Heathrow Airport London
Heathrow is like the British capital – multi-cultural, overloaded and eclectic, yet always sympathetic, There is no need for world famous architects, nor for brilliant building projects and terminals here. The British Empire honors the self-sacrifice and dedication of her subjects. Heathrow is the biggest airport on the island and one of the top three in passenger volume in the world. During its 64 years in existence it has been transformed from a peaceful meadow, where the high-ranking passengers waited in a tent before launching out on a somewhat adventurous journey, into the present-day’s giant station for 68 million passengers per year – flying for business, entertainment or both. The thousands of workers who take care of the trouble-free operation of this airport remain unknown, because, if everything is fine and life goes well, are names really important? Heathrow is located southwest of London, about 22 kilometers from the center of the metropolis. The position of its runways causes arriving airplanes to pass over the city on their approach. This is terrific for the travelers, who have the chance to see the English capital from a bird’s eye view. Yet, prior to the strict European noise regulations, this was likely quite annoying for the early residents of the city, who were constantly shaken by the jet engines’ vibrations. Everything would have been quite different if Hitler had not waged the notorious air war against England. In 1944, as a part of the measures for air supremacy, the British War Office decided to develop the zone around the village of Heathrow as a major transport center to be at the disposal of the Royal Air Force (RAF).
The war ended, however, and the construction of runways and facilities, which had begun during the war, warranted a change in the function of the site so it was turned into the main center for civil aviation, replacing the Heston and Hanworth Park aerodromes of the time. In the beginning, “the main center for civil aviation” consisted of a field regularly mowed short instead of a runway, and a huge military tent instead of a terminal. As time passed and aviation developed new facilities began to emerge on the site. The original plan was for the construction of six runways in the form of a pentagram, so that there would be suitable conditions for take-offs and landings despite differing air currents. Later, that plan was abandoned and the runways reduced to only three. (Today there are two; the third was converted into a taxiing route long ago).
United Kingdom, Heathrow Airport London
During the 1950s the military tent was replacedby a building, which was opened in person by Queen Elizabeth II in 1955. The old terminal was replaced by Terminal 2 (currently being remodeled). The original construction of the airport placed the passengers’ building at the center of the three-runway composition. The passengers of that time were people of leisure, who had no need to park (they were driven by their personal chauffeurs in limousines); nor did anyone dare to doubt their honesty, which today has caused the need for security checks – including removal of shoes, outer clothing, and belts. The growth in traffic during the 1960s caused the construction of two more terminals – the present-day. Terminals 1 and 3. Terminal 3 was once known as the Oceanic Terminal – intended for the landing of international flights. There was a helicopter landing pad on the roof of the terminal for those passengers who preferred the convenience of that type of transport into the city of London.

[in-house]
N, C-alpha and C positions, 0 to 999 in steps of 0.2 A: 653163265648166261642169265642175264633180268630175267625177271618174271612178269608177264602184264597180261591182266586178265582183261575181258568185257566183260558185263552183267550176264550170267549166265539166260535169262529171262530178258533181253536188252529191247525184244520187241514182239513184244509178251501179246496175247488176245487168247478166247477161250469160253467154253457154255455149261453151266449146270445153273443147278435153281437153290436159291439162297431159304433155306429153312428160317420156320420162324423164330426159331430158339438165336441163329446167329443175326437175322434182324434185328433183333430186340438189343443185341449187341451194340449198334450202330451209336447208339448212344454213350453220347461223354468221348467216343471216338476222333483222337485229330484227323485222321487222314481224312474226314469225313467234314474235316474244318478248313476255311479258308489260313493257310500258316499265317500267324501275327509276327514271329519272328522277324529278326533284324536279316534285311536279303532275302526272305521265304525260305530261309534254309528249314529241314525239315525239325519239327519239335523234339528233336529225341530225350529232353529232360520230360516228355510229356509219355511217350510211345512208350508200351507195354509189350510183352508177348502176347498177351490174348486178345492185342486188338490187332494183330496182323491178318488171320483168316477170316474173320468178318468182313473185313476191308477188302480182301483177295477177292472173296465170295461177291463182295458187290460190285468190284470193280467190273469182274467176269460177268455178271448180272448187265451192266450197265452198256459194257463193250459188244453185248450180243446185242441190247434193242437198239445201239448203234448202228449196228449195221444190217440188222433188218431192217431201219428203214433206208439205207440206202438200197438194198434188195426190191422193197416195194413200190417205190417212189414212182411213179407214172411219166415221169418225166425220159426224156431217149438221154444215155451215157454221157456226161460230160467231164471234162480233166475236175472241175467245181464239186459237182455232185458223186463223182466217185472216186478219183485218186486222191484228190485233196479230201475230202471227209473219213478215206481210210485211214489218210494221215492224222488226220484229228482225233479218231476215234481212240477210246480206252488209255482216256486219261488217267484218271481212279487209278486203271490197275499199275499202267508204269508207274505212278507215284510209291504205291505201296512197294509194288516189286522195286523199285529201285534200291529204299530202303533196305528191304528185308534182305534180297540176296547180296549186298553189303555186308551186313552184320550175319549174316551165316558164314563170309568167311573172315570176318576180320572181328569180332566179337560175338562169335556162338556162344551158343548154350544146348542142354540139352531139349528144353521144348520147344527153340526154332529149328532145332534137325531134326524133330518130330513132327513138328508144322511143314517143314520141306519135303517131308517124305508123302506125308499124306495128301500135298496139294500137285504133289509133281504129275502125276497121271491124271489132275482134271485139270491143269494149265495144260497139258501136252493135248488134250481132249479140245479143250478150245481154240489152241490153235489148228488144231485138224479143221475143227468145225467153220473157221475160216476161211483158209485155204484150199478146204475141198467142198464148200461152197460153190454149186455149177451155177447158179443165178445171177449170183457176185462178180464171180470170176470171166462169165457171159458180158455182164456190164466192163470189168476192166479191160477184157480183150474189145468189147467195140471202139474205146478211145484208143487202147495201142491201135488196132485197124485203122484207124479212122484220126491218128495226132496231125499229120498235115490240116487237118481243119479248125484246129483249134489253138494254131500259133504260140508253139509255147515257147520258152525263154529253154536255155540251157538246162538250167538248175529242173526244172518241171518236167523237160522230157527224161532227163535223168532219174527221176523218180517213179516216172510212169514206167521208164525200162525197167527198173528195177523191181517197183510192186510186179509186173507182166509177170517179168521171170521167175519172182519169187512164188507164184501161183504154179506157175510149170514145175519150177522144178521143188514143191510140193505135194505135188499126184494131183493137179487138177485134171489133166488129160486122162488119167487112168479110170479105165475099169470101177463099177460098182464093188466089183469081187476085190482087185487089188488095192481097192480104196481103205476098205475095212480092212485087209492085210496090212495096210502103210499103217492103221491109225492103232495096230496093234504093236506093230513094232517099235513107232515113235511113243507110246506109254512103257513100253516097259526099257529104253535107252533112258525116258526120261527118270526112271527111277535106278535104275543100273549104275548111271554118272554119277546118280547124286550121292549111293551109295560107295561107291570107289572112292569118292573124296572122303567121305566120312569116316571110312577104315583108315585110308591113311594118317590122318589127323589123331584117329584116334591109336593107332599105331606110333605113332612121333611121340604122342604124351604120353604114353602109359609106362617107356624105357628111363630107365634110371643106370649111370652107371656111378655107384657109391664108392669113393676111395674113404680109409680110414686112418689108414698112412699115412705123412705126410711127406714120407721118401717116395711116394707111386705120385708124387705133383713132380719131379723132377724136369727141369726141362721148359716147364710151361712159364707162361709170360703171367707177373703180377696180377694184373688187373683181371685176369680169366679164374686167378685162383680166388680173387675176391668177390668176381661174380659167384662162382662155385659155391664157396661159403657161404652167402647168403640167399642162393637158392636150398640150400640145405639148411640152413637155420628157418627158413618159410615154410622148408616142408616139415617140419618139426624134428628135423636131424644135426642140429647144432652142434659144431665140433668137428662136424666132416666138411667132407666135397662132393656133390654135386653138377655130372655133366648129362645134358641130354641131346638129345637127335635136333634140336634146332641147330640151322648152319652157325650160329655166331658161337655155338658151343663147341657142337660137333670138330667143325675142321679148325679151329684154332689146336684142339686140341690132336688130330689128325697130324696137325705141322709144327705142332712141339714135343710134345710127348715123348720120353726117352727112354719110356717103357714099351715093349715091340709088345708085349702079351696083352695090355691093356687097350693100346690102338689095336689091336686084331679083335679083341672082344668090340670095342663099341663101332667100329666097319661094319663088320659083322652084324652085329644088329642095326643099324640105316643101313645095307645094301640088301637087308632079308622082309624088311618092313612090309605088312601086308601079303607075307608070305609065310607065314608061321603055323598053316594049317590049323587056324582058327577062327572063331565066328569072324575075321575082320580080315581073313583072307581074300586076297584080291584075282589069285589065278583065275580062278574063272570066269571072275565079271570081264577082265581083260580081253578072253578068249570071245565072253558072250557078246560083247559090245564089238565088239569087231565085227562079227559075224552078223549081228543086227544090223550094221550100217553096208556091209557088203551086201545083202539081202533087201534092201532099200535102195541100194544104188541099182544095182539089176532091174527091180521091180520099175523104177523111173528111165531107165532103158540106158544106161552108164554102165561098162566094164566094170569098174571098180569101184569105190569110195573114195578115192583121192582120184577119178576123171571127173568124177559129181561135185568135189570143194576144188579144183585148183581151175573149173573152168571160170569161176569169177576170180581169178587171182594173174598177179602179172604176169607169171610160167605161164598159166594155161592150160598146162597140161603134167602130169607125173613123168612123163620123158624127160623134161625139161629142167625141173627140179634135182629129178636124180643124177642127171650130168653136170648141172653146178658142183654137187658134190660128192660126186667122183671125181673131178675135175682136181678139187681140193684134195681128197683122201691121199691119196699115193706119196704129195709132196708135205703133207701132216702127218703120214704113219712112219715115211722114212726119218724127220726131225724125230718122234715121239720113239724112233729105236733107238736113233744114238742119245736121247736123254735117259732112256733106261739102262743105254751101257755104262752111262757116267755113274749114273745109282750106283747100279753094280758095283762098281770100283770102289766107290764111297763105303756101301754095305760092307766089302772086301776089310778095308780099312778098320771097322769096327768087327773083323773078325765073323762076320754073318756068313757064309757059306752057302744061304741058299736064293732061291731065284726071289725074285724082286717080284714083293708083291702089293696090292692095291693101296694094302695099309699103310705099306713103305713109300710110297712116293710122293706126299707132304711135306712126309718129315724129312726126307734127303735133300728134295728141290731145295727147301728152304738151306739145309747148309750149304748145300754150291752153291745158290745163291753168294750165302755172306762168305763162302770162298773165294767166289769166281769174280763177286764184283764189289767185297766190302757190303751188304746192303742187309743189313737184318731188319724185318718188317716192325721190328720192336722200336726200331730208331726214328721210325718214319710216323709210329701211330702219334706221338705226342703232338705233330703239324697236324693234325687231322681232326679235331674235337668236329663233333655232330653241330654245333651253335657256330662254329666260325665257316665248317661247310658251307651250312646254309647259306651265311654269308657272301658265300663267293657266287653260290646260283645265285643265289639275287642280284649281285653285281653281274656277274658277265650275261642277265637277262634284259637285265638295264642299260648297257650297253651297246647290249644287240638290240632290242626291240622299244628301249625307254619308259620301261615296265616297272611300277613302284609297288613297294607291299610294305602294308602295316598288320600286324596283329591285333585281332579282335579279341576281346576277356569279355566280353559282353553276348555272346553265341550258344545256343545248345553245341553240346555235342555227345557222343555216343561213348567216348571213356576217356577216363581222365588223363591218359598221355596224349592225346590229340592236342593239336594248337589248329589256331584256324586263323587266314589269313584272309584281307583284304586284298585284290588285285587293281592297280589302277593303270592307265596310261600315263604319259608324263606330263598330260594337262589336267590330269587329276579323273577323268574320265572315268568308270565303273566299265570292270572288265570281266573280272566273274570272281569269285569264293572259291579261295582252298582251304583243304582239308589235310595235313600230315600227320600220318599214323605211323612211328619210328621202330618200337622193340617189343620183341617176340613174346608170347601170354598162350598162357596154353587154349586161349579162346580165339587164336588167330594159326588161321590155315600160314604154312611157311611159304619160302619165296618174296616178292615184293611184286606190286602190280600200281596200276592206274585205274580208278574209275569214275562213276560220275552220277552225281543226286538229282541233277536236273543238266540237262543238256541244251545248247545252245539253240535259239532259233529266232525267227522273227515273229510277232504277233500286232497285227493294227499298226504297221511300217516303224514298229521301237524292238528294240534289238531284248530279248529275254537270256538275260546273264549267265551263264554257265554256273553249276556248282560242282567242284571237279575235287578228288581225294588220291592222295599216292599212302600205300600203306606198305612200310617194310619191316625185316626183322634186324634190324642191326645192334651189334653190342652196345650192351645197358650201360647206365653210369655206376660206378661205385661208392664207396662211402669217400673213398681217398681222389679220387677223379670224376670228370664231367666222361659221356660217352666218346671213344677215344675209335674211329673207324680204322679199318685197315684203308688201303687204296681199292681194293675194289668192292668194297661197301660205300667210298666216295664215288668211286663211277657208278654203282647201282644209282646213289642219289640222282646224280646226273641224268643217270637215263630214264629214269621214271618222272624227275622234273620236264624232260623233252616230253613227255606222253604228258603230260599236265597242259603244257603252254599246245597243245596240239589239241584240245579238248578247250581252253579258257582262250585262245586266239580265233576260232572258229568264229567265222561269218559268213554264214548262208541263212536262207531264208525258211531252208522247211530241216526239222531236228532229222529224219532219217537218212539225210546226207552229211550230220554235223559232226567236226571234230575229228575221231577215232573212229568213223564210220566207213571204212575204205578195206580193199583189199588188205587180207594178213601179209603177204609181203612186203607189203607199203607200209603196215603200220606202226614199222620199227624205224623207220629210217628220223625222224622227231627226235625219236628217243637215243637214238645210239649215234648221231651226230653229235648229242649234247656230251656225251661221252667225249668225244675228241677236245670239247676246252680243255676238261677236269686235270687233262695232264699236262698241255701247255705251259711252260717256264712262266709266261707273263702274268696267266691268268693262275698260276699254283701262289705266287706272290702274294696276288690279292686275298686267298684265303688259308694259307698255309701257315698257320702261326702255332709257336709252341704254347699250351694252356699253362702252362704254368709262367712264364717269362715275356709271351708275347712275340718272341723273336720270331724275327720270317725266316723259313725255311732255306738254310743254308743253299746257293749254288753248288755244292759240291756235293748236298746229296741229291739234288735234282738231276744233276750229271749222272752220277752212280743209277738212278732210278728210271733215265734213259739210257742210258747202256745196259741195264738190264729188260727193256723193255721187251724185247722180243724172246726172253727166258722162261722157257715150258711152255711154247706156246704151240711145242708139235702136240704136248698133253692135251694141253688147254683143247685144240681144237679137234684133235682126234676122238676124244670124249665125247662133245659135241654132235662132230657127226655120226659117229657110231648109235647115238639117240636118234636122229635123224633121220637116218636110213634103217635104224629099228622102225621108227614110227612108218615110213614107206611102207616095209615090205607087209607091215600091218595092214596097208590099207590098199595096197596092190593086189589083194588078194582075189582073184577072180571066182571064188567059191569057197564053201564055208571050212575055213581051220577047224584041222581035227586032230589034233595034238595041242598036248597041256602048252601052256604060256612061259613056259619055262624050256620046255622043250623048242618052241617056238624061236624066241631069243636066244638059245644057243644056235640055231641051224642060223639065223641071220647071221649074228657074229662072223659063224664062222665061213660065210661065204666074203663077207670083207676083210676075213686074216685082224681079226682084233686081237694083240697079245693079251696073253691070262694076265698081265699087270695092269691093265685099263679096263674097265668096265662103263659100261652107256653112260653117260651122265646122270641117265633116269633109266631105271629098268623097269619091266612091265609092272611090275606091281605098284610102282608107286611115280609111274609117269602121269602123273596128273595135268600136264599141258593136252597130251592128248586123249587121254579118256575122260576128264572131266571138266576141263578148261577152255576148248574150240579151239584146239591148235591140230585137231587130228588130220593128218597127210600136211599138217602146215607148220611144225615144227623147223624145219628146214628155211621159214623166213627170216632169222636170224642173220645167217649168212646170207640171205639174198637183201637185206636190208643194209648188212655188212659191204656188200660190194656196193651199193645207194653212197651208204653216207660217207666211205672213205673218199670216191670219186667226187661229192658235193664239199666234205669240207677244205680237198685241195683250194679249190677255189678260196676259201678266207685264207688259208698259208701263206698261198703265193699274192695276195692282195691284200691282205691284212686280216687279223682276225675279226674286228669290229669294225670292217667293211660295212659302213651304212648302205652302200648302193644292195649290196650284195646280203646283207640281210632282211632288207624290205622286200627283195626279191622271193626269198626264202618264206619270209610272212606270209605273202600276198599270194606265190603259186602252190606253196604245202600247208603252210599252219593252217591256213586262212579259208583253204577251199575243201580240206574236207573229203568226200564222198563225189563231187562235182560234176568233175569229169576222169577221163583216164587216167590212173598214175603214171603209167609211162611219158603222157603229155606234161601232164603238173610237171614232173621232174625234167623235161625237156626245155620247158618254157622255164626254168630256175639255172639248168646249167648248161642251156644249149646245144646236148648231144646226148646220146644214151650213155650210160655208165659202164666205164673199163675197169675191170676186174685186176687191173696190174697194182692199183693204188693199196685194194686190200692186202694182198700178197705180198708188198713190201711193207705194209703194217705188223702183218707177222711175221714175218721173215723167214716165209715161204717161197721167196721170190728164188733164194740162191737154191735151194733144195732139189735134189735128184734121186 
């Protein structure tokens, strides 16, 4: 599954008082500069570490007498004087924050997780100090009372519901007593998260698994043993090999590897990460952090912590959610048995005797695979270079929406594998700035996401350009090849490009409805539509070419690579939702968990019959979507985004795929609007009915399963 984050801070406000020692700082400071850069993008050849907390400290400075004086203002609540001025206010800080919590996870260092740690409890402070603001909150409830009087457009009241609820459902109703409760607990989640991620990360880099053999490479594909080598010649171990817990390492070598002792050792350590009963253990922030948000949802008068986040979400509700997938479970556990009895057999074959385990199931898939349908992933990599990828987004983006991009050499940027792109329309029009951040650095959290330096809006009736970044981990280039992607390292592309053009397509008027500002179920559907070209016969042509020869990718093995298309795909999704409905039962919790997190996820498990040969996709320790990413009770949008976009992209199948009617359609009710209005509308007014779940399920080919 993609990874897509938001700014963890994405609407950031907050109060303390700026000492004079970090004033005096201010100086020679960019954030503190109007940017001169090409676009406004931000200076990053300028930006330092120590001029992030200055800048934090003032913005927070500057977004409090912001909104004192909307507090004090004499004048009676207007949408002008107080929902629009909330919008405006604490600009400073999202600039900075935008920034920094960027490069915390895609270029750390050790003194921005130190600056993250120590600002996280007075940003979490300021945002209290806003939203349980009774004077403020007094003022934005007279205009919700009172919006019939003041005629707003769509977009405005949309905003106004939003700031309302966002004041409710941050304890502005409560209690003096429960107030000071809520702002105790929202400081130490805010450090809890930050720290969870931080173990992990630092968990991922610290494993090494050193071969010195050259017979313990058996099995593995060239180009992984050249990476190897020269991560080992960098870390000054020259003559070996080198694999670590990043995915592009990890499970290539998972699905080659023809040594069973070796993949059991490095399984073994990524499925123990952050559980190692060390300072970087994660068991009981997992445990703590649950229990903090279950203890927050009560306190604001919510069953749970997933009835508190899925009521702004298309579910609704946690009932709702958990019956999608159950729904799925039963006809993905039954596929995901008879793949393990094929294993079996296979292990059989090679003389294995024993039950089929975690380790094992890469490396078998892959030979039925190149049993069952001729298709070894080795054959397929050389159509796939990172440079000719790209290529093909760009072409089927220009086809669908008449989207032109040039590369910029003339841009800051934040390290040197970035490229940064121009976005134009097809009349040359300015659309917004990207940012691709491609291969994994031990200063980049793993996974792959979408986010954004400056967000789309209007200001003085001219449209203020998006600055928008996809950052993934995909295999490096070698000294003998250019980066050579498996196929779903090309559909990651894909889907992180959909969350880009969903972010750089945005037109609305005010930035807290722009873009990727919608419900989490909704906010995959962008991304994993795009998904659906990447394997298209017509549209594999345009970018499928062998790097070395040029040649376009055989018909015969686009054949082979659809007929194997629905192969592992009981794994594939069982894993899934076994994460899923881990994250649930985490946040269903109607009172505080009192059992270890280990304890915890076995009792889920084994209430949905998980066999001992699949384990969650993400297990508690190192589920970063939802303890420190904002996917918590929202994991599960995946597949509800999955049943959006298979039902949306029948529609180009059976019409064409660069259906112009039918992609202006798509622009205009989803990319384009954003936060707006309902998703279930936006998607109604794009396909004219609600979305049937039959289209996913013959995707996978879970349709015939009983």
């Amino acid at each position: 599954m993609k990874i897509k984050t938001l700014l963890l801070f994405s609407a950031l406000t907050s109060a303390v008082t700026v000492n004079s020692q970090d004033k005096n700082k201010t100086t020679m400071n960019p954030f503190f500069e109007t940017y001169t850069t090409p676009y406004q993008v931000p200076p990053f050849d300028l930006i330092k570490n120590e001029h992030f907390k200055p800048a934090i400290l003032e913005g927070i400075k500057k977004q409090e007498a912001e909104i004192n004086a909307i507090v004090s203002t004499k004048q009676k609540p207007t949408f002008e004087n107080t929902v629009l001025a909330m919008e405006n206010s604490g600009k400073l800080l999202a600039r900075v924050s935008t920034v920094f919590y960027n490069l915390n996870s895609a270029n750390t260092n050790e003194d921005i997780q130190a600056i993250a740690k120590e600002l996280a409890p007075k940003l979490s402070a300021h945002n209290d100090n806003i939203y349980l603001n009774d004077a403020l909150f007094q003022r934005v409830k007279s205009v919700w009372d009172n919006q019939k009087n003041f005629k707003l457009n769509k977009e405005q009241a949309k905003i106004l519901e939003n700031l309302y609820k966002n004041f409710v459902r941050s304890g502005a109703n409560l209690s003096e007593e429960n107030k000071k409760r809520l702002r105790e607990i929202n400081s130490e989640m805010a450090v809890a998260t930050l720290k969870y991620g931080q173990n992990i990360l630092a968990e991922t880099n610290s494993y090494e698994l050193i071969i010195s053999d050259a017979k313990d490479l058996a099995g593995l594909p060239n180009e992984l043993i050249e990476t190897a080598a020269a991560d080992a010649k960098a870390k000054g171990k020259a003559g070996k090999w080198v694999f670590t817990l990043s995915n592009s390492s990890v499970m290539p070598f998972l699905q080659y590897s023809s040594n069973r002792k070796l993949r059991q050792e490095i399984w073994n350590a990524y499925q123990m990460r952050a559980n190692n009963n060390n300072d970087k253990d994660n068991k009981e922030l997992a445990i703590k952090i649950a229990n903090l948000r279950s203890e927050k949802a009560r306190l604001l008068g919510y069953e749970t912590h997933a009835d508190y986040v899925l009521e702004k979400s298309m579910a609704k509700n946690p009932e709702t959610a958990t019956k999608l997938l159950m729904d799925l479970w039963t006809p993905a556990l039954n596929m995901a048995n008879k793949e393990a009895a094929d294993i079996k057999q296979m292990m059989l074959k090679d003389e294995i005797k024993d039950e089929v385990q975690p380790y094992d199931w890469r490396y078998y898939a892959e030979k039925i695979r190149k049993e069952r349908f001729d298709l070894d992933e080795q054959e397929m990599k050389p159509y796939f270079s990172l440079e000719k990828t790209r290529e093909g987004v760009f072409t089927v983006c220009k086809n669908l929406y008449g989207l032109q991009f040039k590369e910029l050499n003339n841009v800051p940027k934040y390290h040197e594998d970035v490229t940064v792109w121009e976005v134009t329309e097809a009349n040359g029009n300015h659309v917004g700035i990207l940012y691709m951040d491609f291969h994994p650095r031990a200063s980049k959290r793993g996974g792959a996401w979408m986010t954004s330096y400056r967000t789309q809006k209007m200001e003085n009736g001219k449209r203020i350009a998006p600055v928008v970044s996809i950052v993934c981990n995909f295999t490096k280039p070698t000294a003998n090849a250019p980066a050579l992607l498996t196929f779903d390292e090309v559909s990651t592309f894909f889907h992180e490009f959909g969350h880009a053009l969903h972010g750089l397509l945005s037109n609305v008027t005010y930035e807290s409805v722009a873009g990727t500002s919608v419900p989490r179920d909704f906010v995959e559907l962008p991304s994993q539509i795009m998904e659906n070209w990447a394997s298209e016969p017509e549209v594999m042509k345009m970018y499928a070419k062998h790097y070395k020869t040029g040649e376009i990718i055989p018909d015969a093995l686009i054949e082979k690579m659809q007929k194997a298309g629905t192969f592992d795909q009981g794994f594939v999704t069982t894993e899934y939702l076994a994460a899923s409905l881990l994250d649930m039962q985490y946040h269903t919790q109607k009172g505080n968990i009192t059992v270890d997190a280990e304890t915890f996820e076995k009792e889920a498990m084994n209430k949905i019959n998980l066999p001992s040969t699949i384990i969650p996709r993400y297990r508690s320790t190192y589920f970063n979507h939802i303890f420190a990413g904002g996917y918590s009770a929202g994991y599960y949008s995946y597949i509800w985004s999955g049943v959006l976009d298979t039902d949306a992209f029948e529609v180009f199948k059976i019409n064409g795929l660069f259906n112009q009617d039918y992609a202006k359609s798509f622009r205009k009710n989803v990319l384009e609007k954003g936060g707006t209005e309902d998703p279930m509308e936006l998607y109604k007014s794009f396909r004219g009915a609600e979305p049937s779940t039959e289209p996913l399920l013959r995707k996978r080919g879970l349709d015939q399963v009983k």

The busiest British airport is destined to deal with ever increasing traffic and the expansion of its operations. There is a tunnel between the terminals where the Heathrow Express runs now. In the 1960s moving walkways were used for first time in Terminal 3. At the end of the 1980s, during PM Thatcher’s cabinet, Heathrow Airport was privatized and today it is operated by BAA. The change in ownership brought about the creation of one more terminal – 4, located some 20 minutes by bus from the central part of the airport. In 2008 the last terminal, Terminal 5, was opened; it only serves British Airways flights. The Heathrow of today has convenient links – by train, subway or via the M25 highway – with the center of London. The airport’s terminals are known for their duty free commerce and the variety of stores from world famous brands. One of the first changes accomplished by the private owner of the airport was the design of the route, which passengers follow after they have checked in for their flights. They are compelled to pass by the window displays – something that is now obligatory for all modern airport complexes.
Heathrow Airport is located about 22 km from central London. You may reach the city via the M25 and M4 highways. It is easy and fast to use the Heathrow Express – a high speed train that will take you to London Paddington Station in about 15 minutes. Before you get on the airplane, you will have the opportunity to see numerous stores and cafes. Heathrow is an extremely crowded transport center. Hotels from all the worldwide chains are built around it and are always full of business passengers from all ends of the earth, despite their remoteness from the city. If you travel on business, it might be a better idea to find your accommodations here, rather than in central London.
Around 90 major airlines from all over the world use London Heathrow Airport. Here are some airline companies; Air Canada, Air Serbia, British Airways, Aegean Airlines, Air China, Air India, Asiana Airlines, Biman, Brussels Airlines, Egypt Air, Blue Air, Finnair, Iberia, KLM, LOT, S7, SAS, Vueling, Korean Air, Malaysia Airlines, Turkish Airlines, United Airlines, Virgin Atlantic, Vistara, UIA, tAROM, Swiss, South African Airways, Qantas, PIA, MEA, Icelandair, Eurowings, AZAL, Aer Lingus, Aeromexico.